SACRAMENTO — After the vote, some church members wiped away tears. Others said they were relieved it was finally over.
Members of Fremont Presbyterian Church — the largest Presbyterian Church in the Sacramento region — ended months of speculation Sunday when they voted to leave their national denomination and join one that church leaders said reflects more traditional beliefs.
By a vote of 427 to 164, members voted to seek dismissal from the Presbyterian Church USA and join the Evangelical Presbyterian Church.
Church leaders said their denomination had strayed from biblical adherence, most recently in July when the national denomination permitted the ordination of openly gay clergy.
"Let me make it clear that Fremont didn't leave the PCUSA, they left us," said senior pastor the Rev. Donald Baird shortly before the vote.
For two months, members have been in turmoil about the vote to leave the national denomination which ordained Scott Anderson – a former Sacramentan – the first openly gay minister in the Presbyterian Church last week.
The Presbyterian Church (USA) has about 2 million members and is one of a growing number of mainline Protestant churches that have voted to accept gay clergy.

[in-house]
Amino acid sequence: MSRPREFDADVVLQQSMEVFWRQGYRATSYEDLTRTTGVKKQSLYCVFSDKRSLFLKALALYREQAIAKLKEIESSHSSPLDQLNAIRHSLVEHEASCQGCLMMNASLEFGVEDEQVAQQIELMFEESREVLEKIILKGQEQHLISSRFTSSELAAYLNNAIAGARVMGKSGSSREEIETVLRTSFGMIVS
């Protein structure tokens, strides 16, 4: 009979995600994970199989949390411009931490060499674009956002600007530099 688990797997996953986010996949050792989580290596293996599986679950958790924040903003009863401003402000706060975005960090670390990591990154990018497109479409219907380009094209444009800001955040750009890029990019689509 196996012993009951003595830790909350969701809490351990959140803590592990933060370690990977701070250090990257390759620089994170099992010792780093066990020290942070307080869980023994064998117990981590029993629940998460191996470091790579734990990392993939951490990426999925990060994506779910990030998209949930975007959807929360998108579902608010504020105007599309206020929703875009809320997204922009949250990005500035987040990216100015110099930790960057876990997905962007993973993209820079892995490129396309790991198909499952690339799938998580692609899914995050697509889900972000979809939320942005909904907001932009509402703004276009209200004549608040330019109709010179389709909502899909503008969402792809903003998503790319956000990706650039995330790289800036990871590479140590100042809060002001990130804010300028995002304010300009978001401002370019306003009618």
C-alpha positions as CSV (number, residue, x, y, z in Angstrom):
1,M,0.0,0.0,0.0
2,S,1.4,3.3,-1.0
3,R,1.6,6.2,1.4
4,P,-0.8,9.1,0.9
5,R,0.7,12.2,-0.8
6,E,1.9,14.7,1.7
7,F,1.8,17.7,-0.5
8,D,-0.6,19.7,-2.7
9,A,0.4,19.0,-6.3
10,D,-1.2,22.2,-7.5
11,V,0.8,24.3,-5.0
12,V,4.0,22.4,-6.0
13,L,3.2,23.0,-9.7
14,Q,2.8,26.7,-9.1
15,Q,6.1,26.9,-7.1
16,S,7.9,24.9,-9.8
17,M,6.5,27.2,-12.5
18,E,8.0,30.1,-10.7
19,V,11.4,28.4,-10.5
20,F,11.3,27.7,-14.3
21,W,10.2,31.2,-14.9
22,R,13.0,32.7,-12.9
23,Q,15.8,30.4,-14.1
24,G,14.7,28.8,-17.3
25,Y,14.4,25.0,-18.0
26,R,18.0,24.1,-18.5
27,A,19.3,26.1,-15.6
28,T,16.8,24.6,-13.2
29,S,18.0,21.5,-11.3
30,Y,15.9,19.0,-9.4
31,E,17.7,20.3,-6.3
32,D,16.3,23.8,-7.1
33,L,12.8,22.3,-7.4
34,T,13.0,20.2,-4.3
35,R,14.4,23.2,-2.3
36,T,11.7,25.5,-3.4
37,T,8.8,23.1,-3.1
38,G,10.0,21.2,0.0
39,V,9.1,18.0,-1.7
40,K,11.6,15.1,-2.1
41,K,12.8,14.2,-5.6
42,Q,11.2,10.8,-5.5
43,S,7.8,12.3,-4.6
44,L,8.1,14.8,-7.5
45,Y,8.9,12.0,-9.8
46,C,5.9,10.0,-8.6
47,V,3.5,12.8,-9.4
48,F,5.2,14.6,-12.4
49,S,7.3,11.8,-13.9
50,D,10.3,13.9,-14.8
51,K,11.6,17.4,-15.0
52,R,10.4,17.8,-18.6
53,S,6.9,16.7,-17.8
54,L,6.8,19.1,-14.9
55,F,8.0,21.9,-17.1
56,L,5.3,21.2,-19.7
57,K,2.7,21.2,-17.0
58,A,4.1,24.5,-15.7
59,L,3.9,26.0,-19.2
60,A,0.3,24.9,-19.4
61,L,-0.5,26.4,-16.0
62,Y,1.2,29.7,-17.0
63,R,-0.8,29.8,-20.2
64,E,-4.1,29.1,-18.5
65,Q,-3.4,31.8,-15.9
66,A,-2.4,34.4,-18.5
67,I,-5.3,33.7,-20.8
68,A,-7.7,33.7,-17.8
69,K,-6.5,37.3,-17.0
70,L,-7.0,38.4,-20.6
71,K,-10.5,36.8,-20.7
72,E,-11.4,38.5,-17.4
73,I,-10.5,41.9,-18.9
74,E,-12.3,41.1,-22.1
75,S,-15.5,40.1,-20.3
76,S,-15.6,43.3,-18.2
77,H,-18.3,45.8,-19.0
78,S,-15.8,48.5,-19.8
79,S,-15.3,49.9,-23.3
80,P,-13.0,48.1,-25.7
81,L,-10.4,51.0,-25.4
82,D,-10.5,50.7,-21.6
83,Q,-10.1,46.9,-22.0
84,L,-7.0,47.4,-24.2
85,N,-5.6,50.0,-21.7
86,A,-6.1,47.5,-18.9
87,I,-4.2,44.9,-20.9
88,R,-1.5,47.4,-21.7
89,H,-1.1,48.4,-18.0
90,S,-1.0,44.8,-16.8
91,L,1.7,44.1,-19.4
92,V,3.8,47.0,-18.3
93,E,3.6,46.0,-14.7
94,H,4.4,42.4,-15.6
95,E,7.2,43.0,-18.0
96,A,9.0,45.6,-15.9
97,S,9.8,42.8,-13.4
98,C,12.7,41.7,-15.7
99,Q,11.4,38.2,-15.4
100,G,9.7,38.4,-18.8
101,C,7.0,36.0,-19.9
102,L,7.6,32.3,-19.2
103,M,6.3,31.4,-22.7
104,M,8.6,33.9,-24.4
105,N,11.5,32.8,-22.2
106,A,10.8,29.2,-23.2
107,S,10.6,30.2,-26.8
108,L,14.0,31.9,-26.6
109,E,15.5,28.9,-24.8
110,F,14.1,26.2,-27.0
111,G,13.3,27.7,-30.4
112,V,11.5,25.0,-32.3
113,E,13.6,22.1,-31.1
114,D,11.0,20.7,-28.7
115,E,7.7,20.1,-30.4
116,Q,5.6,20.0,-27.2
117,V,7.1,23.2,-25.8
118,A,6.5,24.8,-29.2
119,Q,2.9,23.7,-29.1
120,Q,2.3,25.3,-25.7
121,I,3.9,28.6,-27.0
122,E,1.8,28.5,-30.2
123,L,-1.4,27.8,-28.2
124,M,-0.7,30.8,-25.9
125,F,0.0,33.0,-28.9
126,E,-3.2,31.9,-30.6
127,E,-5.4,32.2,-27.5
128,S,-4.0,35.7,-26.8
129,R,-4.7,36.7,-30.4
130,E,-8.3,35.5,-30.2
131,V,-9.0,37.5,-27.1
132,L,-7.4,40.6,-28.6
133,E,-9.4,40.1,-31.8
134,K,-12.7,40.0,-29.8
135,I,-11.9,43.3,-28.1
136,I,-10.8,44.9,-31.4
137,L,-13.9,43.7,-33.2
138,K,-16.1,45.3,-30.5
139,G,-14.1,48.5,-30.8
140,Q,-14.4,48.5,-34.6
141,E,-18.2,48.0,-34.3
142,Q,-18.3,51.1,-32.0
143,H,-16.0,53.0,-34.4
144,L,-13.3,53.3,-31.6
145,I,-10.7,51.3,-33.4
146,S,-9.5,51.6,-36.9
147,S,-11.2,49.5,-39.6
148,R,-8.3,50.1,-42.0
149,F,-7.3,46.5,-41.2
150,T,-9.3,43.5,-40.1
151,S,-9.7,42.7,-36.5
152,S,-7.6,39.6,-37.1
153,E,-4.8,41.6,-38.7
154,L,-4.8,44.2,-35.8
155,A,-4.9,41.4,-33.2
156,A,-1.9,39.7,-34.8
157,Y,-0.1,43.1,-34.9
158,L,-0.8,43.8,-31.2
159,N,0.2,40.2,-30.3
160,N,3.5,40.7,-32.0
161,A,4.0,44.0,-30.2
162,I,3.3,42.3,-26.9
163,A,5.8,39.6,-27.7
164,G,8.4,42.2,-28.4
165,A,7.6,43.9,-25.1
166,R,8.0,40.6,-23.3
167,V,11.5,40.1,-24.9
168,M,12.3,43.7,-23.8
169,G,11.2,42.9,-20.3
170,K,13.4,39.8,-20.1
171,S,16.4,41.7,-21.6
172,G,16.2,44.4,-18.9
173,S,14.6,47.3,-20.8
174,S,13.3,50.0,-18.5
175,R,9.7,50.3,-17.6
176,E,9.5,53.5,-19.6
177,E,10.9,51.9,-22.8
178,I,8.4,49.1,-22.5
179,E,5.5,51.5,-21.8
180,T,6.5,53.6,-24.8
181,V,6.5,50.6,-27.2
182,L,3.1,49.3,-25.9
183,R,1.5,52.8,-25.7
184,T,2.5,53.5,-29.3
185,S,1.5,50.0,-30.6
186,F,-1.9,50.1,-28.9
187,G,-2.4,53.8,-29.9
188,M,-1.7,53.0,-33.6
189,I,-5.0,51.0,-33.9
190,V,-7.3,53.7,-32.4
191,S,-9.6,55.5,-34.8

The list includes the United Church of Christ, the Evangelical Lutheran Church in America and the Episcopal Church. The United Methodist Church is still debating.
Fremont becomes the seventh church in the Sacramento area – including churches in Roseville, Fair Oaks and, most recently, Redding – to leave the Presbyterian denomination in the past couple of years. About 100 congregations nationally have left in the last five years, according to the Presbyterian News Service. Many joined the Evangelical Presbyterian Association.
Sunday afternoon, nearly 800 people packed into the Fremont church – across the street from Sacramento State's main entrance – for the largest congregational meeting in church history. The mood was cordial but at times tense. Over two hours, members on both sides of the issue headed to the microphone.
Supporters of the vote to leave said the PCUSA had strayed from biblical teachings and no longer reflected their church's views.
Mark Eshoff, executive minister, said the issue was more than gay ordination; it was about Scripture and remaining focused on Christ.
Clair Parsh, a member for 50 years who also favored leaving the denomination, said, "This is a day of rejoicing. It frees us from the controversy that has split the church."
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